As with backcountry boots and bindings, the gear that’s best for going uphill isn’t always the best for going down. It’s the same with biking. Or it has been. Teva’s new Pivot bike shoe could change that.
An all-mountain clipless-compatible flat shoe, the Pivot climbs well, hike-a-bikes well, and gives you full confidence on the descents whether you’re clipped in or not. Part of its magic is a small but stiff composite midsole. Teva engineers shrank the midsole to save weight and make the shoe more comfortable to walk in, but they did it with minimal compromise to your pedaling efficiency. While the Pivot isn’t as light as some cross-country specific shoes, guaranteed it’s lighter than whatever flats you’re riding now.
The sole of the shoe is a pedal-gripping Spider 365 Rubber with inverted lugs, perfectly sticky whether you’re in the air or on the ground, with nothing to get caught or hung up on your pedals when you need to ditch. Cleat screws insert from inside out through a metal plate built into the sole, not the standard bottoms up. That means cleats are easy to replace when they wear out—the screw heads aren’t so beaten and battered from the wear and tear of walking on them that they can’t be removed. And—there’s no shimming or filing the shoe sole in order to get your cleats to interface properly with your system.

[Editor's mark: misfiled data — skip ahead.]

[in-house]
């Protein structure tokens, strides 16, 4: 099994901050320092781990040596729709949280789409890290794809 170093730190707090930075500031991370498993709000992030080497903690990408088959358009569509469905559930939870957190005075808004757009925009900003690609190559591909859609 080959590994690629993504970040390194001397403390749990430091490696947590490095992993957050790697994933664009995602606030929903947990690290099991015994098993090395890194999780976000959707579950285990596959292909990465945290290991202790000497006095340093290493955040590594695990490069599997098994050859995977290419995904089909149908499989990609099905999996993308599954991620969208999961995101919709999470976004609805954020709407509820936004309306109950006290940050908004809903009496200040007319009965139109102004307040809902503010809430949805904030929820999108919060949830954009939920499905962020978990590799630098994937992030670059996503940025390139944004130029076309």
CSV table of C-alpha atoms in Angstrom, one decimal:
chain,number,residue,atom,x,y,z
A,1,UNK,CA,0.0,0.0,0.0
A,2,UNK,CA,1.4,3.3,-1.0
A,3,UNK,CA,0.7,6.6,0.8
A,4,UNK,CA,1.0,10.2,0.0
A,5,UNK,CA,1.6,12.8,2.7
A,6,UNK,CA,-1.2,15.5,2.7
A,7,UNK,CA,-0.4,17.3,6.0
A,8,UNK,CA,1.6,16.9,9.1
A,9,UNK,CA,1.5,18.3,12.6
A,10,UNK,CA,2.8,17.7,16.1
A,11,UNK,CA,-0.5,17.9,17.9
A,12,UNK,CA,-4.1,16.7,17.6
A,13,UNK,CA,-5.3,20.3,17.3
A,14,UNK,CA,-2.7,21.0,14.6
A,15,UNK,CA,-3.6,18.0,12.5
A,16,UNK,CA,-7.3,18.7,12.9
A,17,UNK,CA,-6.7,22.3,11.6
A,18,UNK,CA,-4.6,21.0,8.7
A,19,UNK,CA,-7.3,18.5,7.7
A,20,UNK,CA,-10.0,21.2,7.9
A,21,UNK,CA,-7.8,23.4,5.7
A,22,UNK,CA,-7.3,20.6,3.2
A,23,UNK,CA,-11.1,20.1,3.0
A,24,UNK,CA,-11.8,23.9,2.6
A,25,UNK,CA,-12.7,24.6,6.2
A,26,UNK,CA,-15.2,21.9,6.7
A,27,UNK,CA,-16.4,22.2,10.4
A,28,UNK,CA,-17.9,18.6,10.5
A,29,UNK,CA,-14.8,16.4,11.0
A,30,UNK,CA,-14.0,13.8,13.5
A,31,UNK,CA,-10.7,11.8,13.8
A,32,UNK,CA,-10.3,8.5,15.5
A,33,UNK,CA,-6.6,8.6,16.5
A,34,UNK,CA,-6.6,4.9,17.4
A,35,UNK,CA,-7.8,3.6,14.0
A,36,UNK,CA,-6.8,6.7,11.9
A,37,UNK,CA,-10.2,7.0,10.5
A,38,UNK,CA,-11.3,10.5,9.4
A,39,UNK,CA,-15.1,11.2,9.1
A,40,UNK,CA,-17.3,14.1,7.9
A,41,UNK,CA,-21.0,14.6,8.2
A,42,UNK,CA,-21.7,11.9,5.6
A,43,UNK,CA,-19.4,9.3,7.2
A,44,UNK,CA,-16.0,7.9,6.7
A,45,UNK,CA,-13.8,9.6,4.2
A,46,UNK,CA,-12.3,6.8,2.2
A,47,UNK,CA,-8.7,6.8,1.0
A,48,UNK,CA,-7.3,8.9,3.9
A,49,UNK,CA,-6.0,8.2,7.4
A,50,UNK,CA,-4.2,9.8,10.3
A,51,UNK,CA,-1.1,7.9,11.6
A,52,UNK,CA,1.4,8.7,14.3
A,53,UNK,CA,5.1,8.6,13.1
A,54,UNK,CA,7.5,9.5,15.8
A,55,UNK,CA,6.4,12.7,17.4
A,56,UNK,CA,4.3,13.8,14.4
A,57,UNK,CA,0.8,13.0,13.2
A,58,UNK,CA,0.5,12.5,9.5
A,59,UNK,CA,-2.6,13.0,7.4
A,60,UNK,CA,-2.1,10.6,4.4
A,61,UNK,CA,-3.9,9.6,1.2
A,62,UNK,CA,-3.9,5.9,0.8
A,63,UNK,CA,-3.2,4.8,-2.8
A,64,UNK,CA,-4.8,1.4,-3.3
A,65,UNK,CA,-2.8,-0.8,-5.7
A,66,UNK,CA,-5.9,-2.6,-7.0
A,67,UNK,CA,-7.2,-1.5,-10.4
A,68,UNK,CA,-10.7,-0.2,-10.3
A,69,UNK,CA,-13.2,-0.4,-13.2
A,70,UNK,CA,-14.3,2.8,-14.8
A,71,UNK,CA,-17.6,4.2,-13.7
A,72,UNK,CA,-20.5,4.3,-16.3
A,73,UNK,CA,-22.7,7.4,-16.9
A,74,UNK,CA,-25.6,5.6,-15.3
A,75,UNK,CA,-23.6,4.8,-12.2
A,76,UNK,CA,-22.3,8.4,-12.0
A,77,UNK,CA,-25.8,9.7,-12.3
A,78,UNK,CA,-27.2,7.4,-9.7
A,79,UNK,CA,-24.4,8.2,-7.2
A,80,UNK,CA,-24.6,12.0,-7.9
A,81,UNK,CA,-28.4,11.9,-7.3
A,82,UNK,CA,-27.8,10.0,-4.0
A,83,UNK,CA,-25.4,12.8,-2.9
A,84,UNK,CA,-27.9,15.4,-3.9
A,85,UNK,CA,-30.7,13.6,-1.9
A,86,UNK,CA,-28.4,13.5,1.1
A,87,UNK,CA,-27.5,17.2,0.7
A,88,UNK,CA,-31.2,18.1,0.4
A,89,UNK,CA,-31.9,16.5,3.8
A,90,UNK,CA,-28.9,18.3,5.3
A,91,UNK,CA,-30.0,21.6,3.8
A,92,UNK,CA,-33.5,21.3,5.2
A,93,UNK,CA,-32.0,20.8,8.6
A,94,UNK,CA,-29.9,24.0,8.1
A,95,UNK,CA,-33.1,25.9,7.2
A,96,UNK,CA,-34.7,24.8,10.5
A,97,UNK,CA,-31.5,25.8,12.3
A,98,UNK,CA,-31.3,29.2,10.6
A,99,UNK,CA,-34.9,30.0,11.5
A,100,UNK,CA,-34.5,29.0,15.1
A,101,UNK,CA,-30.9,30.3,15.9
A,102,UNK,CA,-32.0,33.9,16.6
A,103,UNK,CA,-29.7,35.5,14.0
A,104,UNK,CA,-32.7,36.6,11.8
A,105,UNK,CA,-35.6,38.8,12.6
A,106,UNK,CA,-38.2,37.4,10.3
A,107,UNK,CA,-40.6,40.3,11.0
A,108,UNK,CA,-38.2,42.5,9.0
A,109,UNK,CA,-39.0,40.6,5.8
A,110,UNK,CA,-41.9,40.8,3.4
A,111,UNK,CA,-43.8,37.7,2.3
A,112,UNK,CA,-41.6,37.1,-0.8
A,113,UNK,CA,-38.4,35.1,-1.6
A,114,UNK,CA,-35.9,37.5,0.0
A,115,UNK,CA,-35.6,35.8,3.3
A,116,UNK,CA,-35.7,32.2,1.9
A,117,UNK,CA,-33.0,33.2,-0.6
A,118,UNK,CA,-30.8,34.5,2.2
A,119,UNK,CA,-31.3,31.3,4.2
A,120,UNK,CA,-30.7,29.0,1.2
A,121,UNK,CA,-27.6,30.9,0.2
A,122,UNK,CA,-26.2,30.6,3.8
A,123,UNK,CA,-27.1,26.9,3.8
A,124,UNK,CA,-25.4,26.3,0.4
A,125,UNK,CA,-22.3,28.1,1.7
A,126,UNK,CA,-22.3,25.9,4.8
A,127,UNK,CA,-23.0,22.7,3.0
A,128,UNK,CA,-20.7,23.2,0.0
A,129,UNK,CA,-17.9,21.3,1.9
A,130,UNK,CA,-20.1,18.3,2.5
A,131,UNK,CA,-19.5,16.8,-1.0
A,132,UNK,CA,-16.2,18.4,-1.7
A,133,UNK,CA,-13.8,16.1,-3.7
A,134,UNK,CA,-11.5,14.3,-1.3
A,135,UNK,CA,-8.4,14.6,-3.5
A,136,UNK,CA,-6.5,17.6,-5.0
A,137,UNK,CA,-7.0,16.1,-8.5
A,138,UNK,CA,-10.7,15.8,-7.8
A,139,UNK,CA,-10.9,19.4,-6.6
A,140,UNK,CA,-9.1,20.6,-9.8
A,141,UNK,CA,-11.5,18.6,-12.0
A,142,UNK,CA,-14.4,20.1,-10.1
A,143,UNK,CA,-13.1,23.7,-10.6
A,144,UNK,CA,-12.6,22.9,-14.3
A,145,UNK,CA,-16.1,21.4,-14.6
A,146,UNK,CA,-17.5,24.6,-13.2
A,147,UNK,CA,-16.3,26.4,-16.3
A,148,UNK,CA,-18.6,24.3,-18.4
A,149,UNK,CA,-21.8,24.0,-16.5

The Pivot laces, and then gets cinched shut with a broad piece of Velcro that keeps those laces out of your chain rings, while also giving you some solid midfoot stability. It does everything well, whether you’re Strava-ing the climb, or airing off big piles of dirt on a descent. Just shy of a pound for men’s size 9.
Watching the way Christa Brelsford flows up the frozen waterfalls of the Ouray Ice Park, the box canyon that cuts through the Colorado town of the same name, you wouldn’t guess that three years ago, her climbing career almost ended for good.
On Jan 12, 2010, Brelsford was volunteering at the Cabois Literacy School in Darbonne, Haiti when the massive magnitude seven earthquake hit, collapsing a house on top of her. Brelsford spent 45 minutes face down and buried in rubble before her brother and friends could dig her out. After a 30-plus-hour trip with no painkillers, Brelsford landed at Jackson Memorial Hospital in Miami. She would end up losing her right leg below the knee.